Narendra Subramanian

Nation and Family: Personal Law, Cultural Pluralism, and Gendered Citizenship in India

The recognition of the difference in religious personal law is in tension with aims to reduce inequalities, promote individual liberties, limit and change the public roles of religion, and treat various religious groups similarly. Discourses salient among ruling elites (specifically, nationalist discourses, understandings of religious and other cultural traditions, and visions of the forms of modernity appropriate for a society) and features of state-society relations (the social bases that governing elites have and aim to build) influence how states address these tensions. The inclination of the majority of India’s political elites to build broad social coalitions, and to modernize society in ways that accommodated the important roles of religion, ethnicity and the joint-family, led them to introduce gradual reforms in the various personal laws based on the relevant group¹s traditions and initiatives.

Neither minority recognition nor the promotion of constitutional values shaped personal law policy. Policy-makers focused their visions of the modern Indian family on Hindu law alone as they equated the Hindu, the Indian, and the secular-modern. The equation of the Muslim, minority difference, and resistance to modernity led them not to change the minority laws until the 1970s, and to thereafter introduce more limited changes in these laws than group opinion and tradition enabled. The imagination of the
nation, its constituent groups and cultures, and its deepest inequalities through asymmetric engagement with the various religious groups shaped other aspects of Indian multiculturalism as well, and weakened efforts to build inter-religious understanding and reduce durable inequalities.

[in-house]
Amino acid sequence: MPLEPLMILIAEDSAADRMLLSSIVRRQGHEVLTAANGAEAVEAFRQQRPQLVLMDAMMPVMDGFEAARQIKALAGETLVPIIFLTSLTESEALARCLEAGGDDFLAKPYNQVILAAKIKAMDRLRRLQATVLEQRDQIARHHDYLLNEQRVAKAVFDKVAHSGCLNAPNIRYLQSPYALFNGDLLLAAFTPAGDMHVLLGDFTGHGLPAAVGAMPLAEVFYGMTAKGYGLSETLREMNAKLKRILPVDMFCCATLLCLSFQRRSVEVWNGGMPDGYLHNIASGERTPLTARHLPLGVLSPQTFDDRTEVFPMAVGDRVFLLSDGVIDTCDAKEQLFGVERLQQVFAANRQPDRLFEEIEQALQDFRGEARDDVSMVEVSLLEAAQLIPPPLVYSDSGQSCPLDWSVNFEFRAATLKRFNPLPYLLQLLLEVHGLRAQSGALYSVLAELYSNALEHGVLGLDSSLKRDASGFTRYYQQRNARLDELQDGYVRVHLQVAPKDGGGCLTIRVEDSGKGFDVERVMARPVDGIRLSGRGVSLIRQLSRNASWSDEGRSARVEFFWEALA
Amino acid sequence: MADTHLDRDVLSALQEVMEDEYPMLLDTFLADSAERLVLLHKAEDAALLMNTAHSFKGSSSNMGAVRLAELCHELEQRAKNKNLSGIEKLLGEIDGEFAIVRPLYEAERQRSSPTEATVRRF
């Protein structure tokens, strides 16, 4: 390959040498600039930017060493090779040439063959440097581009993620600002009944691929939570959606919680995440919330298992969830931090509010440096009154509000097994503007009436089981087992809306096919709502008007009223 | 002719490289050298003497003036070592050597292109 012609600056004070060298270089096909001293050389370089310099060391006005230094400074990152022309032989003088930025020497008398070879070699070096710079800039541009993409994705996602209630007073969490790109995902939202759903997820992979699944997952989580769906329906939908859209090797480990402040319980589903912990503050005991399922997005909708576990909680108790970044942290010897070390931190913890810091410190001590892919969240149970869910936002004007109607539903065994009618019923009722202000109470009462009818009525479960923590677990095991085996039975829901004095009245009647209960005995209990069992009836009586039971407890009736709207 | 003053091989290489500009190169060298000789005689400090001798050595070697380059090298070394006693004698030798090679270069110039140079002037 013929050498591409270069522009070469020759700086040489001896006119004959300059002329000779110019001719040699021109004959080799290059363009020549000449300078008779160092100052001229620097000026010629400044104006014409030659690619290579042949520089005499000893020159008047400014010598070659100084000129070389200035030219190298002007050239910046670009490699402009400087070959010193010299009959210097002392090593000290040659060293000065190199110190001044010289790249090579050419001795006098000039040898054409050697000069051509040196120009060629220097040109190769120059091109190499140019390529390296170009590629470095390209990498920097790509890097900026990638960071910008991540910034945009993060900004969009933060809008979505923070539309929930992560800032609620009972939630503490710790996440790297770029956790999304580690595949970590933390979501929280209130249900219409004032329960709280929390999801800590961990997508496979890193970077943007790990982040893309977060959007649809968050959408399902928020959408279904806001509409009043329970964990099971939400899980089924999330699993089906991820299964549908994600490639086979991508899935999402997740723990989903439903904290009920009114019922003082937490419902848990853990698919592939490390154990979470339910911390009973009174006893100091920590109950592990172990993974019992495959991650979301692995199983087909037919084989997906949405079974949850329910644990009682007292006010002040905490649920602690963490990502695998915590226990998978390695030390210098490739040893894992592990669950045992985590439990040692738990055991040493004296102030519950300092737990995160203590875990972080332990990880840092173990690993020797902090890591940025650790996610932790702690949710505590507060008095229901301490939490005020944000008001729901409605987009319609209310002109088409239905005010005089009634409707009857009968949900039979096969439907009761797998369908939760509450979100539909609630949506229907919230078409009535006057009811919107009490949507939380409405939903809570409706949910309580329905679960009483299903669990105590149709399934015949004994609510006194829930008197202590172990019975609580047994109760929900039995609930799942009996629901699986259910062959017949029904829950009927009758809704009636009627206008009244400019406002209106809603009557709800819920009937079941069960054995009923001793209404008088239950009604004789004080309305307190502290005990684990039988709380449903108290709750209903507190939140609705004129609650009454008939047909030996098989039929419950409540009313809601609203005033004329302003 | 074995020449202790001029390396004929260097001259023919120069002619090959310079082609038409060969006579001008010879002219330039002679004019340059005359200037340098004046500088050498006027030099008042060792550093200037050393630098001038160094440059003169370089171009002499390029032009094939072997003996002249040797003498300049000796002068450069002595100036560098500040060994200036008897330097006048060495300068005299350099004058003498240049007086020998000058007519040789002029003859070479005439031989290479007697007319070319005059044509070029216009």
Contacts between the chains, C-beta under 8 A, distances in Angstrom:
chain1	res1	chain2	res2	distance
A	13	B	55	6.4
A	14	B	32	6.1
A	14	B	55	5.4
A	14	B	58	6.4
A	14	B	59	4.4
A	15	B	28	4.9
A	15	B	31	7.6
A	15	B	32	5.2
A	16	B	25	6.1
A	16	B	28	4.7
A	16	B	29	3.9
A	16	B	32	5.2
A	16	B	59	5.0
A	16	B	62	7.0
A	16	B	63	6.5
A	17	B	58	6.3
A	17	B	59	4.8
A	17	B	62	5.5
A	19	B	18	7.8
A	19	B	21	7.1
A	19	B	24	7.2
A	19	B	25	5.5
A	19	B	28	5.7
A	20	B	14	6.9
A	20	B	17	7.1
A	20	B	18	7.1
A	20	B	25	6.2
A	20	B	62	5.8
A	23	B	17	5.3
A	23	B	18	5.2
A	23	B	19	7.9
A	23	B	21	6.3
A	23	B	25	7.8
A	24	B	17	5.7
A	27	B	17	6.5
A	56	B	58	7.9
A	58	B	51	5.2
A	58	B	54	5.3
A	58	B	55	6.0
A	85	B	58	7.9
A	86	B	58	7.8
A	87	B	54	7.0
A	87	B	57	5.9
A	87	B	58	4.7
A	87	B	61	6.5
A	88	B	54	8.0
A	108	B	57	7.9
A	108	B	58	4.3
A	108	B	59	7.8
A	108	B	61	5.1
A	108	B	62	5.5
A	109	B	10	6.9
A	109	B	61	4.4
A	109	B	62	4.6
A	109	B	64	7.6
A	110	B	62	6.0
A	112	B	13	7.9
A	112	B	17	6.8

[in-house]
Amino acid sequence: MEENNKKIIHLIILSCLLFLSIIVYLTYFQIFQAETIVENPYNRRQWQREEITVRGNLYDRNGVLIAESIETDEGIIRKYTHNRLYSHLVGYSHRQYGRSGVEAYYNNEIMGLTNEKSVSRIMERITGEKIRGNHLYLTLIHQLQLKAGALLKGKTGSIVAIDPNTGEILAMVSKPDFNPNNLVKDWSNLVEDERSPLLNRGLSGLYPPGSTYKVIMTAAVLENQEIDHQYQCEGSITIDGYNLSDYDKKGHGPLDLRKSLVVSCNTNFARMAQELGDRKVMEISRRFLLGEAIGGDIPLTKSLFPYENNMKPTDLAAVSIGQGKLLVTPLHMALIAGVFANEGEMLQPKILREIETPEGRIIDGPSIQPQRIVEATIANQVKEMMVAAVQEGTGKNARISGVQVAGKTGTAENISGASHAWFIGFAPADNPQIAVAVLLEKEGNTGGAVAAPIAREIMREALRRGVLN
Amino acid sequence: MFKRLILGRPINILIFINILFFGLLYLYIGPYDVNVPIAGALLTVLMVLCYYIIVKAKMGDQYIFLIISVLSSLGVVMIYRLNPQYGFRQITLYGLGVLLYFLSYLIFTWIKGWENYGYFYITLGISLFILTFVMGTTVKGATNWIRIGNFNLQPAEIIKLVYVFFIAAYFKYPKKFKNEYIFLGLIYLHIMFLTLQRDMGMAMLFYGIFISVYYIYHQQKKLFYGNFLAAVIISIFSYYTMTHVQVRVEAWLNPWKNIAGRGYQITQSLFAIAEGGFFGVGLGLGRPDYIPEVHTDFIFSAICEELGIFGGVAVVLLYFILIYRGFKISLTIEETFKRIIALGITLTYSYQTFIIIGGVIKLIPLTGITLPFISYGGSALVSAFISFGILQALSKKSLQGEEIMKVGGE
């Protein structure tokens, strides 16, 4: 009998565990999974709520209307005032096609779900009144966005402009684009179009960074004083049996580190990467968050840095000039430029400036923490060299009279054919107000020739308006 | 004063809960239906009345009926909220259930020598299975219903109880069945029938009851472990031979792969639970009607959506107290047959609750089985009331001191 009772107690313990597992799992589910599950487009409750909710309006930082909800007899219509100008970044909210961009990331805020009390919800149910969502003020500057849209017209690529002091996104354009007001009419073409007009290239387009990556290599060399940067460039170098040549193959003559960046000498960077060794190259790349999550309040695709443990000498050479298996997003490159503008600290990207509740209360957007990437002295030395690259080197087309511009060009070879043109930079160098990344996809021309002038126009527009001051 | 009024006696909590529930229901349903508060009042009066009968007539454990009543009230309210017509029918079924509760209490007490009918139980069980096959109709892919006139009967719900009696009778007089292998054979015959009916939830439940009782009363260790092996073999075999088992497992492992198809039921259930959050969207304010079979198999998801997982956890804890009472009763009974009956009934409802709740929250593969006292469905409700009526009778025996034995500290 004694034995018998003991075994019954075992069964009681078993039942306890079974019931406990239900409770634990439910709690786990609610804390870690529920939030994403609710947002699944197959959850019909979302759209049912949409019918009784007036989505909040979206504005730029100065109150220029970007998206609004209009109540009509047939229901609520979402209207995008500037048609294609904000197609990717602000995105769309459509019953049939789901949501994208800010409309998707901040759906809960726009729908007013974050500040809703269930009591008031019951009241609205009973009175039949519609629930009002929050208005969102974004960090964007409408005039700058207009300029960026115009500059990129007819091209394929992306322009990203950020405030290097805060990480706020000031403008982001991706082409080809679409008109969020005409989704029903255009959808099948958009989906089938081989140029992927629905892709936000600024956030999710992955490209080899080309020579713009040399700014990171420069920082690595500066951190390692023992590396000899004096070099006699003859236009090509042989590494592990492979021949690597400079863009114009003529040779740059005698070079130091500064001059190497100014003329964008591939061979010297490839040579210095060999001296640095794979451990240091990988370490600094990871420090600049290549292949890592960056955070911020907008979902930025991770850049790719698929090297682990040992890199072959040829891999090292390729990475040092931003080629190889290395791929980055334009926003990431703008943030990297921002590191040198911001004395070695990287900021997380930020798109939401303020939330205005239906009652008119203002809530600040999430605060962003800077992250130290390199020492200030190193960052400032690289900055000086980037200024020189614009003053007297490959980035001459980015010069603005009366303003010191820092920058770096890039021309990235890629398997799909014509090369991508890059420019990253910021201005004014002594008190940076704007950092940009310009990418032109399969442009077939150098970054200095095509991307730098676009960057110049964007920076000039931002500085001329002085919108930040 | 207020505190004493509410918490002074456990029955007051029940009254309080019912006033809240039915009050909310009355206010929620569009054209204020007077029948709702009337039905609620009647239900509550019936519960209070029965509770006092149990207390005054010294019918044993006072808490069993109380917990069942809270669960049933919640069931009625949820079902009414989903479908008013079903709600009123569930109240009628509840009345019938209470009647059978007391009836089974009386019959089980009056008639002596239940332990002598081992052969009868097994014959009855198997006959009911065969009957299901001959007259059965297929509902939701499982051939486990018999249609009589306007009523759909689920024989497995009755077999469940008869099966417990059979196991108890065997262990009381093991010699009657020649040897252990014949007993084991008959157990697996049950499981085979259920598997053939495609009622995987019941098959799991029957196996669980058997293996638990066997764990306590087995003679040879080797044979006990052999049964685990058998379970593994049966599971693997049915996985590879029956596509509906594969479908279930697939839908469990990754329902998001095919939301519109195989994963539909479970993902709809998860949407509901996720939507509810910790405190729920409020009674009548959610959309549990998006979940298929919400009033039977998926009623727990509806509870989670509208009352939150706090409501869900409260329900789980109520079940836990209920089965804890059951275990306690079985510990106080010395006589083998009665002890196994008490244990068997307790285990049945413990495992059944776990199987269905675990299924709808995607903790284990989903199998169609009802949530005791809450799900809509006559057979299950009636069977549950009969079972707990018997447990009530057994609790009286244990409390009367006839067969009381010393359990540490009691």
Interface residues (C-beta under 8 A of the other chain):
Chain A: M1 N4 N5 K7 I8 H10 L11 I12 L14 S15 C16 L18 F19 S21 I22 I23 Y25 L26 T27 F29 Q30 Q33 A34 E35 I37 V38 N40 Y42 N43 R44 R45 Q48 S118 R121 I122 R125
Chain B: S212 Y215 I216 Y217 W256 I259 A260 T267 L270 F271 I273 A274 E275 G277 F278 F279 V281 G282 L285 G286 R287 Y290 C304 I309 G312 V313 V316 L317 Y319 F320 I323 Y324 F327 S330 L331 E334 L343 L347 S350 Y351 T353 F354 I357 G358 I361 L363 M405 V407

Narendra Subramanian studies the politics of nationalism, religion, ethnicity, gender and race, primarily in India. His work explores the role of identity politics in political mobilization, electoral competition, public culture, and public policy; the functioning of democracies amidst social inequalities with long histories; and different ways in which policy-makers and citizens
attempt to resolve the tensions between official secularism and the significant presence of religion in public life. He is Associate Professor of Political Science at McGill University. His book, Ethnicity and Populist Mobilization: Political Parties, Citizens and Democracy in South India (Oxford University Press, 1999), explored how mobilization behind language and caste banners strengthened democracy in parts of India. He is completing a book manuscript titled Nation and Family: Personal Law, Cultural Pluralism, and Gendered Citizenship in India, which examines the personal laws specific to the religious group, as sites in which official nationalism, multiculturalism, secularism, and citizenship were formed. A new project of his compares the effects of enfranchisement on the socio-economic status of India’s lower castes and African-Americans, focusing on two regions of particularly high ascriptive inequalities – the Kaveri delta in southern India and the Mississippi Delta in the southern United States. Subramanian received his B.A. from Princeton University, and his M.A. and Ph.D. from the Massachusetts Institute of Technology.

This lecture is co-sponsored by the Global Legal Studies Center and the South Asia Legal Studies Working Group and is part of the lecture series on  “Role of Law in Developing and Transition Countries” with support from the Division of International Studies, The International Institute and Global Studies.